Assertiveness remains a hot topic for self-help books and websites. On amazon.com in late February 2012, a search for “assertiveness” in the self-help category brought up 6,055 titles, “assertiveness in women” yielded 1,170, and “assertiveness in men” had 424 offerings. In Figure 6.1, the online advice on assertiveness is aimed at women and in particular at women who are ambitious in their careers, although the author says that both sexes should find her advice useful. In Figure 6.2 the focus is on how to reduce interpersonal conflict, maintaining good interpersonal relations while not being a “doormat.” Both these sites give advice on how one can pursue one's agendas without jeopardizing the perception that one is “nice” and concerned about others. In Figure 6.3, the site offers tips clearly aimed only at men, where the goal is heterosexual dating success.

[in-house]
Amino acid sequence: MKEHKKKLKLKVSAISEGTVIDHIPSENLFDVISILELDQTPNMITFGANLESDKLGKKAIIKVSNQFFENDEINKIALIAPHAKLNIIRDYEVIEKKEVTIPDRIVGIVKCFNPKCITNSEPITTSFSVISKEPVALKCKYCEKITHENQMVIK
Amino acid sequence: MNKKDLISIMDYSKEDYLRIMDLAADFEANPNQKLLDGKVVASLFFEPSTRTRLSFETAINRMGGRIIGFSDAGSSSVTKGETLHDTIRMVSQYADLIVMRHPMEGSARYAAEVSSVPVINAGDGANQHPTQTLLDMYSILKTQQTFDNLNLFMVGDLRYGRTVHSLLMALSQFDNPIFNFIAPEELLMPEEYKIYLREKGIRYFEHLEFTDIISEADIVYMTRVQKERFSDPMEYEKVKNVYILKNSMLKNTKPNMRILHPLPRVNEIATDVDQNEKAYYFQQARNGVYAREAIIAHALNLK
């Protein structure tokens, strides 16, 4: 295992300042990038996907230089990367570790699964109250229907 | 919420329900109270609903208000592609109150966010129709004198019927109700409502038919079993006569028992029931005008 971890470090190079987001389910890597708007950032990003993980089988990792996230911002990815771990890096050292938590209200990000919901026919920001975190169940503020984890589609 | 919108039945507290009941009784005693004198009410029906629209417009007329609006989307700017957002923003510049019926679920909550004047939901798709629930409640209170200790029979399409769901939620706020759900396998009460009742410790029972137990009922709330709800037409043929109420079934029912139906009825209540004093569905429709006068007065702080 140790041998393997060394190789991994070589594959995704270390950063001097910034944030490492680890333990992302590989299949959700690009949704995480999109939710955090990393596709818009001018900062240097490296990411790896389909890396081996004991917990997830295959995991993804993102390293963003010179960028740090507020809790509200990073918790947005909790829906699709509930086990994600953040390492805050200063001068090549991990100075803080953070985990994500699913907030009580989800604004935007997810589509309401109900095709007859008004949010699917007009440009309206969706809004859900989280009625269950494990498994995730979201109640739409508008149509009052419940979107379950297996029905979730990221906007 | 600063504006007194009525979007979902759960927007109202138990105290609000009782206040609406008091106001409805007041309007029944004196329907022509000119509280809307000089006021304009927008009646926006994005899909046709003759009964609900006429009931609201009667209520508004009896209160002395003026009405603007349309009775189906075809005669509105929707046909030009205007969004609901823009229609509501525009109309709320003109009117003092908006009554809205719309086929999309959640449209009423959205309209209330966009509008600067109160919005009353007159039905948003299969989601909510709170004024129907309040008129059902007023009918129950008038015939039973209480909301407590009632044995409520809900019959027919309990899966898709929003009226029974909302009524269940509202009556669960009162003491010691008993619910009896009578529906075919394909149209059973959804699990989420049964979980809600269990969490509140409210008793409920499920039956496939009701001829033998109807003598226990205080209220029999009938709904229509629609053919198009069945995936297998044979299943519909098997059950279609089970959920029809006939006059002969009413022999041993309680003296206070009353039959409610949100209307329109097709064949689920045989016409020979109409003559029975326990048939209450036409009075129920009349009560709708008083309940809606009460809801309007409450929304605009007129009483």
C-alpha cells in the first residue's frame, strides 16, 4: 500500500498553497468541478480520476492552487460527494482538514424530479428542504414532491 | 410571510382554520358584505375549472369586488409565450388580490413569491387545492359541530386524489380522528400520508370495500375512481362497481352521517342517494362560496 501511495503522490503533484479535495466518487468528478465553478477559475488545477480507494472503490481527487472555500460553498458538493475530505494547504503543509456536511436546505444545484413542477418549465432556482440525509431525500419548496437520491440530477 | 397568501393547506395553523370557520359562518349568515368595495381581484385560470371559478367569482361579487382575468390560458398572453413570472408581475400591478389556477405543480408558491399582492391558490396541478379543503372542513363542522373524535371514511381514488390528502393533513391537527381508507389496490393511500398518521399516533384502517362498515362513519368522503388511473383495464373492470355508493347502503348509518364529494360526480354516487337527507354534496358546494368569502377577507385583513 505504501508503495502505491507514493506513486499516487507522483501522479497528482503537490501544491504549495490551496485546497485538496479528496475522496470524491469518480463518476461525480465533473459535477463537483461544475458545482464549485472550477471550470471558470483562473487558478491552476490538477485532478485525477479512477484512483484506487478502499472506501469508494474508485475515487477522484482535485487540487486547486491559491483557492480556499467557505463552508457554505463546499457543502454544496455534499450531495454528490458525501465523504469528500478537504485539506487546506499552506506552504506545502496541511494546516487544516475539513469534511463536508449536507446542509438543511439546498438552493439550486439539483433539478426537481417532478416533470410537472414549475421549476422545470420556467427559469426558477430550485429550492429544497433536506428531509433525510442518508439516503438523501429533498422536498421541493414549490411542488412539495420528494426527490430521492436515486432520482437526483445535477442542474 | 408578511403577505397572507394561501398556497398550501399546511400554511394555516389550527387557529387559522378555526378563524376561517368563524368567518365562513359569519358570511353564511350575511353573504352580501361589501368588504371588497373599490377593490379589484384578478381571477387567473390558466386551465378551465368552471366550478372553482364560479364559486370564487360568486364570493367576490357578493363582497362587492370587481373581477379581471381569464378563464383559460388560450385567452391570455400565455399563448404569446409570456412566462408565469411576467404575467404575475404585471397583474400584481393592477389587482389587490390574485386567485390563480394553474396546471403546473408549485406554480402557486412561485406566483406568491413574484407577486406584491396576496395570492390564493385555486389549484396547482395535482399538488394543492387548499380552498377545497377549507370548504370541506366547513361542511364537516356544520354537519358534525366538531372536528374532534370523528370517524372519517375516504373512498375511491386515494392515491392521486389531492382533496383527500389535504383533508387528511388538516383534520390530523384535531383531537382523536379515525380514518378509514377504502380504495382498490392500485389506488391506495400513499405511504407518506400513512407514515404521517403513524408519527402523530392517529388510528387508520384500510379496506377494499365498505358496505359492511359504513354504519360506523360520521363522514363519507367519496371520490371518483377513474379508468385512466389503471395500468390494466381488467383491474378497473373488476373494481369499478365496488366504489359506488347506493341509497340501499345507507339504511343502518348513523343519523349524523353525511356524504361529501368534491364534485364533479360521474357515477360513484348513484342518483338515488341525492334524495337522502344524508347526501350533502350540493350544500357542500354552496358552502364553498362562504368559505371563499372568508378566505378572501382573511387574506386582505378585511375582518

A quick look at book titles and the like suggests that the samples shown in Figures 6.1–6.3 are not atypical, with assertiveness for women often stressed in contexts of succeeding at work and for men in contexts of “making it” with women. Both sexes are sometimes targeted on general interpersonal relations issues, though women seem to get more of this. Women do indeed get counseled on assertiveness in heterosexual relations, but the emphasis there is on “just say no” and similar campaigns for stopping sexual harassment and date rape rather than on impressing potential male romantic partners. The message seems to be that women are deficient in their assertiveness in work and family contexts, and there is also apparently worry that some men need to unleash the assertiveness (domineeringness?) women are said to find sexually appealing in men.